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<psychminds.com

<psychminds.com>

…So this morning I was reading a great paper from Emir Kamenica at the Booth School of Business. You can read the full paper here, but in summary Kamenica examines the impacts of both monetary incentives and the environment on behavior. He cites a lot of great studies and experiments to support his case, which is essentially that there isn’t a straight line between pay and performance. This idea isn’t in and of itself anything new, but the piece is definitely worth a read on the strength of some of the assumptions it debunks alone (e.g. unlike some recent research on motivation suggests, while introducing a short-term incentive scheme may have a chilling effect on performance once the incentive is taken away, there is no significant evidence to suggest that long-term monetary incentives will adversely impact or otherwise diminish performance [5]).

With that said, the primary reason I’m sharing this paper is because I wanted to discuss the finding that people seek context from their environment when they are unsure of what to do. From the paper:

The idea behind contextual inference is that people are often unsure about what the best course of action is and consequently seek clues from the environment. This mechanism can explain many of the aforementioned anomalies. For example, if you are unsure whether solving puzzles is fun and someone offers you $5 per puzzle solved, you might reasonably infer that this activity is not enjoyable and thus forgo it, even though you might have tried and enjoyed solving a couple of puzzles in the absence of a monetary incentive (Be´nabou & Tirole 2003a). If an employee is given many investment options, she might not know which ones are suitable for her and therefore may be less likely to invest than if she had only a few options (Kamenica 2008, Iyengar & Kamenica 2010). If she is unsure of the appropriate fraction of income to invest, the default option may be an appealing suggestion (Madrian & Shea 2001). [3]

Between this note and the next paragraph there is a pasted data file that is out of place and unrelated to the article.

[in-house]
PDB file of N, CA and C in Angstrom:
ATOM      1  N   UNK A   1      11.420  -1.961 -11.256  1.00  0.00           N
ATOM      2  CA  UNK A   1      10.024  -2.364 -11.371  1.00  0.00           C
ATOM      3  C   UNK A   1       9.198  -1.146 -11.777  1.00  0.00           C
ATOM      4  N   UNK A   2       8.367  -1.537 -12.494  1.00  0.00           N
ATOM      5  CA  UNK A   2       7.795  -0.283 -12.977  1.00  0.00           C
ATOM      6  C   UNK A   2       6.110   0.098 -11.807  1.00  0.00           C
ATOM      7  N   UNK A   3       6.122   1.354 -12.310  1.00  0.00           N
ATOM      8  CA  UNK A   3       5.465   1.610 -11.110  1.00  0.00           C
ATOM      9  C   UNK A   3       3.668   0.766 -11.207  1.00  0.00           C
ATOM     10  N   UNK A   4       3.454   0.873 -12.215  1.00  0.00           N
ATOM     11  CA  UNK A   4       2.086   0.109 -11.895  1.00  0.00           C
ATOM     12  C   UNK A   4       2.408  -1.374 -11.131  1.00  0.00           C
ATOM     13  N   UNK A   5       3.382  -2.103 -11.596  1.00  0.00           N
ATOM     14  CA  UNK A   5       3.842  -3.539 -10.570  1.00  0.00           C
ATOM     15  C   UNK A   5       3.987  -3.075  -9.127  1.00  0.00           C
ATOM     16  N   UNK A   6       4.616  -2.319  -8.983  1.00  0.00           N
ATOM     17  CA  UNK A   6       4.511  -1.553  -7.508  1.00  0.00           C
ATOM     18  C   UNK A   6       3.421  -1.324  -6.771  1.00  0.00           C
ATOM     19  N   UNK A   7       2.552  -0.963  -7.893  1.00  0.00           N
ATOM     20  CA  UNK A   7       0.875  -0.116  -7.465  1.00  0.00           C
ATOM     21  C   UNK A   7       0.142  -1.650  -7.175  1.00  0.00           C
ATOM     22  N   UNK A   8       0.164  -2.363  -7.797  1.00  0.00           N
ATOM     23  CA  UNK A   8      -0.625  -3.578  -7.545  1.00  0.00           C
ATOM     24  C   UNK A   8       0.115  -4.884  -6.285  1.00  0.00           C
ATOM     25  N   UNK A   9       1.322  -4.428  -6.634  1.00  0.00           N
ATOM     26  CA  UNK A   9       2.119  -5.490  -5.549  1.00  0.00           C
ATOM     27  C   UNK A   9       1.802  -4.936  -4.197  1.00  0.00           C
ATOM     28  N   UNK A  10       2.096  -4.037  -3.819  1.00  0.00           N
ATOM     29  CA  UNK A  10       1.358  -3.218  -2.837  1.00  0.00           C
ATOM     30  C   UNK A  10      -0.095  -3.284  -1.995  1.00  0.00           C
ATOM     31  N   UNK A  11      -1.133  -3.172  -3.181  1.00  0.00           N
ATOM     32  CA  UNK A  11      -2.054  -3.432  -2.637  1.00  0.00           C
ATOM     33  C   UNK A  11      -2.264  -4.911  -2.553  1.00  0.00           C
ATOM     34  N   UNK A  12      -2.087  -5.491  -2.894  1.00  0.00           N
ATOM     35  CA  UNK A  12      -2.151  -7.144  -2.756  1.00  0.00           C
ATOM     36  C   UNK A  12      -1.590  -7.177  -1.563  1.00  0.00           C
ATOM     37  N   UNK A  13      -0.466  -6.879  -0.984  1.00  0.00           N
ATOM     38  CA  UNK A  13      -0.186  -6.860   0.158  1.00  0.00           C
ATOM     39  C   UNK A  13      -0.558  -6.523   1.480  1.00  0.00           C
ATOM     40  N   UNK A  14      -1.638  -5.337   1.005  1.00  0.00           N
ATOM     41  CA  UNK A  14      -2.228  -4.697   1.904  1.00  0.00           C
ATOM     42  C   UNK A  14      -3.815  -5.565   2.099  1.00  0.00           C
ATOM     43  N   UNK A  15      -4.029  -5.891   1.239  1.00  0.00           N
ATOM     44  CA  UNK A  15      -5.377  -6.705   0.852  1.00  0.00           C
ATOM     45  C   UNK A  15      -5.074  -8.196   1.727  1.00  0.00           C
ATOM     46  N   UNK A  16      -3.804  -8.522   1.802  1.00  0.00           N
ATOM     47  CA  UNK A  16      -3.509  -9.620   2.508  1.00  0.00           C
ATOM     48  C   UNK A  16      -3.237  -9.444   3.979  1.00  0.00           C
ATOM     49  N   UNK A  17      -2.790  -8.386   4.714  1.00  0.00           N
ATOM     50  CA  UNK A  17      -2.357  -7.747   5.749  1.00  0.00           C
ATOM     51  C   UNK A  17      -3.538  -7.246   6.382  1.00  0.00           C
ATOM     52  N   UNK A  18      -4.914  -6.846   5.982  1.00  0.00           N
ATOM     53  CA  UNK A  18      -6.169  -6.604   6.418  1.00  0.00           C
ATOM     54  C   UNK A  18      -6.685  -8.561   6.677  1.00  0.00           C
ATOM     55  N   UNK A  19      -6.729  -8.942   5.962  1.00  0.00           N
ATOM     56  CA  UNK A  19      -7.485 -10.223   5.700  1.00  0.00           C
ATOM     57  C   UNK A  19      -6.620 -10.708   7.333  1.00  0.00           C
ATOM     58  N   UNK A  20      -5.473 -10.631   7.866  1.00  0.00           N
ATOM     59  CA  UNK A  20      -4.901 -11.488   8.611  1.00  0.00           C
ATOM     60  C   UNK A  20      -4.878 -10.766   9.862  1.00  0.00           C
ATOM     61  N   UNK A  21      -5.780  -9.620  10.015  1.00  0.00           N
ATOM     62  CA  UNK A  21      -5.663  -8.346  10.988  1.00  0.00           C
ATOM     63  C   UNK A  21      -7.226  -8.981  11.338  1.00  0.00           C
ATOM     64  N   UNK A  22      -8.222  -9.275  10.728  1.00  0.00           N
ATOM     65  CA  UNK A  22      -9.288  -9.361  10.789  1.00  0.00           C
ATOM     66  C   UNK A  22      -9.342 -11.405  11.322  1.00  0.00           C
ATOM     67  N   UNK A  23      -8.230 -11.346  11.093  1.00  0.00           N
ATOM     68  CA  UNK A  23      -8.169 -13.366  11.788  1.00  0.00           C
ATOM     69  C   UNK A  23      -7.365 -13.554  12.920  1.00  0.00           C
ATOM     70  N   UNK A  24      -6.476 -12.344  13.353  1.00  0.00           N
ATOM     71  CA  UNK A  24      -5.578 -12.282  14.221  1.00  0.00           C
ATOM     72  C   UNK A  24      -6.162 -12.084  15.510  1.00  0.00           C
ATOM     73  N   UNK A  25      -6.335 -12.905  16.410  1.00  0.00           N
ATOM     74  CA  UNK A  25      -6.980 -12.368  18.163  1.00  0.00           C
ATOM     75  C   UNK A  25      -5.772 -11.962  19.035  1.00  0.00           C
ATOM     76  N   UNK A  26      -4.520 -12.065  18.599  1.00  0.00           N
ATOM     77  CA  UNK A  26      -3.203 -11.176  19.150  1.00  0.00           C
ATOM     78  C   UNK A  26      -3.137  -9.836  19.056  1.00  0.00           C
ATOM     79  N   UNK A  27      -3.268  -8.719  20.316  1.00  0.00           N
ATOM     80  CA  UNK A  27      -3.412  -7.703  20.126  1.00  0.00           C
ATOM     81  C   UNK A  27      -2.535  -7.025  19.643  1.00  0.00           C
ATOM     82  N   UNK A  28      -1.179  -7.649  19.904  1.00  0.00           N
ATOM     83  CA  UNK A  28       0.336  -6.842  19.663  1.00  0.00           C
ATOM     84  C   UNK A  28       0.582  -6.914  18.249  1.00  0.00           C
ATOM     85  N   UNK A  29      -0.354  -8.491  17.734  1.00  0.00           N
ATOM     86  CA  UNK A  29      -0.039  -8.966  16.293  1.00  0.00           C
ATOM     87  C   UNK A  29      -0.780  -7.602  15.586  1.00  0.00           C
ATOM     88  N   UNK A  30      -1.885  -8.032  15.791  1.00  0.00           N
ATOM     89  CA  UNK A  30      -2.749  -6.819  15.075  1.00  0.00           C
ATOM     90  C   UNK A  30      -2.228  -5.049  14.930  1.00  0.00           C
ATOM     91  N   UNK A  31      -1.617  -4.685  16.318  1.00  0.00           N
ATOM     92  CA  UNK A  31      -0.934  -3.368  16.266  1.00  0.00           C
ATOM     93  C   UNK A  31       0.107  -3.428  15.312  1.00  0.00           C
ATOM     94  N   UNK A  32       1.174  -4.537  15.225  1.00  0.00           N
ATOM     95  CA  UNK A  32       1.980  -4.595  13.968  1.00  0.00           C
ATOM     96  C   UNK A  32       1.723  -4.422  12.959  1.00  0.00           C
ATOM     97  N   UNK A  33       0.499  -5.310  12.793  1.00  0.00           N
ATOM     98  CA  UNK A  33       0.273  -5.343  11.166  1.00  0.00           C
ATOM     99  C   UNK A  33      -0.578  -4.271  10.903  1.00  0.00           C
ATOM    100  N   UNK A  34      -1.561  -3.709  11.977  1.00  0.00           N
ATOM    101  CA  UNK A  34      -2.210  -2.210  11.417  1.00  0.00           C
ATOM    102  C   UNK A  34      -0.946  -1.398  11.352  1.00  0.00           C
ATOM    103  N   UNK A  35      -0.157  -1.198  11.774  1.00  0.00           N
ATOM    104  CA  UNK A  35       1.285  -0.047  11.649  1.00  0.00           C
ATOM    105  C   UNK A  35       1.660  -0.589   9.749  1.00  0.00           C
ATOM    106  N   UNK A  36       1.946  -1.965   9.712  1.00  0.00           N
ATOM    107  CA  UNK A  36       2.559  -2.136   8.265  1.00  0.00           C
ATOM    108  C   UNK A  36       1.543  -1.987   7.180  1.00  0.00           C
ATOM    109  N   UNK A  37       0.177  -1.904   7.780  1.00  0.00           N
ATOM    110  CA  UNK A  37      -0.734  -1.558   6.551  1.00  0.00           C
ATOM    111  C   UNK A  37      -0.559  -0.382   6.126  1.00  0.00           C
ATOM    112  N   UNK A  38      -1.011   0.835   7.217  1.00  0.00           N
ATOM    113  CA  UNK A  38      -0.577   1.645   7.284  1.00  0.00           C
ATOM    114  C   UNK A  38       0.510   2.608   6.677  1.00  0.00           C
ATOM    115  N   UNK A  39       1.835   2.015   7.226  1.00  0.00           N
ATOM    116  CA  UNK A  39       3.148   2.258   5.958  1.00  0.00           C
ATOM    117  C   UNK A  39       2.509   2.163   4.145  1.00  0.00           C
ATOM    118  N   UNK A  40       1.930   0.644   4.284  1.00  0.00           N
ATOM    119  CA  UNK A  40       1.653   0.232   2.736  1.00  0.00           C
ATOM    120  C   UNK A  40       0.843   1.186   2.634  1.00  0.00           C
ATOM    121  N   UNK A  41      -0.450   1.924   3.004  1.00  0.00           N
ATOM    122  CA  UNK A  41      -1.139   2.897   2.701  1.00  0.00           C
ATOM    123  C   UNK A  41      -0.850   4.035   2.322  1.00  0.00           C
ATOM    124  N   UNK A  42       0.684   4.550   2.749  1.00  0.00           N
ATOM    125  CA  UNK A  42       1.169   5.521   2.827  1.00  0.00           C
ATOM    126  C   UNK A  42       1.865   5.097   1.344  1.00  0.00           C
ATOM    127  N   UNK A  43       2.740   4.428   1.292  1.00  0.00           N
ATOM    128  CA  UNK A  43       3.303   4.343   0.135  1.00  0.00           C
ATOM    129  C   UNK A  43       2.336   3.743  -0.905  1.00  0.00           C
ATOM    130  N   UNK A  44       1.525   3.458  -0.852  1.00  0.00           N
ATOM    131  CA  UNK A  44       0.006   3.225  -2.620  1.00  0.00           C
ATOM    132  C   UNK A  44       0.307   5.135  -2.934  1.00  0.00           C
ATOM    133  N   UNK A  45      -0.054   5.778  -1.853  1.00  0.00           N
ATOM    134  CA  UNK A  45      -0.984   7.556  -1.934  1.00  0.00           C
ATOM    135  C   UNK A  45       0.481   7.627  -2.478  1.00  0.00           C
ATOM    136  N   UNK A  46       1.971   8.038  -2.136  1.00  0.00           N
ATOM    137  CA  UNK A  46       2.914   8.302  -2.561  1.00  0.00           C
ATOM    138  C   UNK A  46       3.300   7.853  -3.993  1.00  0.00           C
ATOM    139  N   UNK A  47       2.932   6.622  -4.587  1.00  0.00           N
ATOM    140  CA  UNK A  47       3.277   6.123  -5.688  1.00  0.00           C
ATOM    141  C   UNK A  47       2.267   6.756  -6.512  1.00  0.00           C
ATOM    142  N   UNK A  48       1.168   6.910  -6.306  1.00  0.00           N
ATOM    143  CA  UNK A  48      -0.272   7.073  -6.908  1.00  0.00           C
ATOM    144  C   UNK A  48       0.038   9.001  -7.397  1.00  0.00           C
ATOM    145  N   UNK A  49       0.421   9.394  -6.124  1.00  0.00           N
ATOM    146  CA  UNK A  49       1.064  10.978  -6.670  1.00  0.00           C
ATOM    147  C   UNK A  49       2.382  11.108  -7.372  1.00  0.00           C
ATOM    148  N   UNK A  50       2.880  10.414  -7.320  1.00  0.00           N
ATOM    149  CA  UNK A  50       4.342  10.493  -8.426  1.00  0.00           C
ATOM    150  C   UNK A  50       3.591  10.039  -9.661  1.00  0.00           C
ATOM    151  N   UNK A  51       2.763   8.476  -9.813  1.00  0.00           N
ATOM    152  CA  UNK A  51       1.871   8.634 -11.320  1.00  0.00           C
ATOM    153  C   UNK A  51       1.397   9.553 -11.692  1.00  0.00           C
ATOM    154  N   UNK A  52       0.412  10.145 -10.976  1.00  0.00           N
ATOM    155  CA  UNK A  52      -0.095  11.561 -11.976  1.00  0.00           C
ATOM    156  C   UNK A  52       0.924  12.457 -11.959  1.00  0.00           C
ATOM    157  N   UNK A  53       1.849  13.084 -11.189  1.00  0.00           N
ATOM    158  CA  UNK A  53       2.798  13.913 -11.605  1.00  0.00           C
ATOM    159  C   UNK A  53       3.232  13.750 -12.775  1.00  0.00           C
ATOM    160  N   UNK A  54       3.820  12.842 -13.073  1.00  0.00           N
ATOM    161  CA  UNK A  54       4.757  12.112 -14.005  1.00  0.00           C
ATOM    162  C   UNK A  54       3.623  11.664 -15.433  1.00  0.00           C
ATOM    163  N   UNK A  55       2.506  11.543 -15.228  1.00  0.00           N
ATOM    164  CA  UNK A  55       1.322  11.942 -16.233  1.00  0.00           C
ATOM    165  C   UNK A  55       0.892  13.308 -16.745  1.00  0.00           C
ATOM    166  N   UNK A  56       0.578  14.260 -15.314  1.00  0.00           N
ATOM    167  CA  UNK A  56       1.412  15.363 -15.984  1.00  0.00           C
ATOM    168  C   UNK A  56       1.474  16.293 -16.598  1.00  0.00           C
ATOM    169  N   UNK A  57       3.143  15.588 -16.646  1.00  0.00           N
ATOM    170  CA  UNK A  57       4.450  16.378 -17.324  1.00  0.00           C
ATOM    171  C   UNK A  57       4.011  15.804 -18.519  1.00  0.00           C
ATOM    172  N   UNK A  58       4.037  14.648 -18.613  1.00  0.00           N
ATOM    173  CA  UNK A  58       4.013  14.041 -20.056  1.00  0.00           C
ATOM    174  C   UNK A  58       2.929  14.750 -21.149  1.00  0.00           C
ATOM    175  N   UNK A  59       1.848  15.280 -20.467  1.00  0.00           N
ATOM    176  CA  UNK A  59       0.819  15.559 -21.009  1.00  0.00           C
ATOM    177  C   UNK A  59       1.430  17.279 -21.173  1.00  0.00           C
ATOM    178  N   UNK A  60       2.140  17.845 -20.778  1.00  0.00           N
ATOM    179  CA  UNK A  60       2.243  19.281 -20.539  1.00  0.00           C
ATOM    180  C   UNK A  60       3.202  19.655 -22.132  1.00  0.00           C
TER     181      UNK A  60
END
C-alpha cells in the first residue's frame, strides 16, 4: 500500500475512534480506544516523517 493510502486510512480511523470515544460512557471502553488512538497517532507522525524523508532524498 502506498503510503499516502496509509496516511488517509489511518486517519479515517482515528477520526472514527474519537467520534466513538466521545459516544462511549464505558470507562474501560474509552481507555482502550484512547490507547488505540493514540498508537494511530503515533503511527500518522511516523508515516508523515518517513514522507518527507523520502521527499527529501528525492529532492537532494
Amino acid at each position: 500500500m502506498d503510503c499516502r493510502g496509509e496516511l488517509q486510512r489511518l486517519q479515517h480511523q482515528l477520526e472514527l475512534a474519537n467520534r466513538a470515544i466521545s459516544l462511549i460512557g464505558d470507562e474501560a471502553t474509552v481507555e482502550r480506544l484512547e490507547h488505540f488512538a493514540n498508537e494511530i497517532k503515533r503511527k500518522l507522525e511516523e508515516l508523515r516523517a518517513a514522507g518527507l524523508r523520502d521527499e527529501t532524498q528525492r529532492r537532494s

…The most well-known HR example I can think of that demonstrates this phenomenon in action is the relatively recent trend in the U.S. of having employees default into their 401(k) plan at ‘X’ percent upon hire. They can choose to change their contributions at any time, but upon receiving their first paycheck the default position is an election of a certain percentage of their salary into the plan. Most employees in this case will choose to stay enrolled in the 401(k) at whatever the default amount is, assuming this is a good idea. If the contribution amounts automatically increase on a year over year basis they will also – as a population – typically lean towards not changing the automatic elections. The cue that they’re getting from the environment is that the election is the right one to make, and furthermore it is the easiest option as it doesn’t require them to change their behavior.

As I shared on Sunday here, most people make a series of sub-optimal decisions everyday; these choices are often made despite the fact that people know they’re acting outside of their best interests. Often times, it’s simply too troublesome to change one’s behavior. As such, the best way to help someone do the right thing is to frame the matter in a context that they are compelled to do so.

…This has all sorts of implications that I’d love to get into, but it’s running late and I’ve got to wrap this up. I’ll revisit this topic in the next week or so, however, and in the interim I (as always) invite you to share your thoughts in the comments section below.

Best,

Rory

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